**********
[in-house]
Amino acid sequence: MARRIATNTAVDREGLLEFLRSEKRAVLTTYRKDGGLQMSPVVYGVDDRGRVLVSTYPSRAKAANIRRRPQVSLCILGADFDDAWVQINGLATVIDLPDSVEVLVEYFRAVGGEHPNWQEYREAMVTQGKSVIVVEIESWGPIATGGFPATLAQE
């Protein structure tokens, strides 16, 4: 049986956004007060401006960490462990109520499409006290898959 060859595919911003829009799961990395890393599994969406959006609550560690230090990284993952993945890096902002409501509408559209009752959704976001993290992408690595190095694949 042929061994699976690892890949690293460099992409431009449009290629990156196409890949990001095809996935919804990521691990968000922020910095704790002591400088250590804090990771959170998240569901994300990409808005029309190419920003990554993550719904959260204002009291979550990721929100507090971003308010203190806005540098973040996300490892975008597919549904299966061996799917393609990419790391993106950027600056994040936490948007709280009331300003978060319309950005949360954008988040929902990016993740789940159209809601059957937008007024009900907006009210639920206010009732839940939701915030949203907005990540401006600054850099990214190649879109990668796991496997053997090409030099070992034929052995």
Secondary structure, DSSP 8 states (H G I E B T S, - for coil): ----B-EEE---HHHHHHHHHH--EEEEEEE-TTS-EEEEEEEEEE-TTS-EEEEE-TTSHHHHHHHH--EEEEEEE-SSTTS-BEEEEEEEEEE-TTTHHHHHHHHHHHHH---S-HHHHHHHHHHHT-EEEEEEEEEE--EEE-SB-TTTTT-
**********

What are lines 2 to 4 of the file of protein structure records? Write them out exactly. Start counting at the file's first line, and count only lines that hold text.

Amino acid sequence: MARRIATNTAVDREGLLEFLRSEKRAVLTTYRKDGGLQMSPVVYGVDDRGRVLVSTYPSRAKAANIRRRPQVSLCILGADFDDAWVQINGLATVIDLPDSVEVLVEYFRAVGGEHPNWQEYREAMVTQGKSVIVVEIESWGPIATGGFPATLAQE
């Protein structure tokens, strides 16, 4: 049986956004007060401006960490462990109520499409006290898959 060859595919911003829009799961990395890393599994969406959006609550560690230090990284993952993945890096902002409501509408559209009752959704976001993290992408690595190095694949 042929061994699976690892890949690293460099992409431009449009290629990156196409890949990001095809996935919804990521691990968000922020910095704790002591400088250590804090990771959170998240569901994300990409808005029309190419920003990554993550719904959260204002009291979550990721929100507090971003308010203190806005540098973040996300490892975008597919549904299966061996799917393609990419790391993106950027600056994040936490948007709280009331300003978060319309950005949360954008988040929902990016993740789940159209809601059957937008007024009900907006009210639920206010009732839940939701915030949203907005990540401006600054850099990214190649879109990668796991496997053997090409030099070992034929052995």
Secondary structure, DSSP 8 states (H G I E B T S, - for coil): ----B-EEE---HHHHHHHHHH--EEEEEEE-TTS-EEEEEEEEEE-TTS-EEEEE-TTSHHHHHHHH--EEEEEEE-SSTTS-BEEEEEEEEEE-TTTHHHHHHHHHHHHH---S-HHHHHHHHHHHT-EEEEEEEEEE--EEE-SB-TTTTT-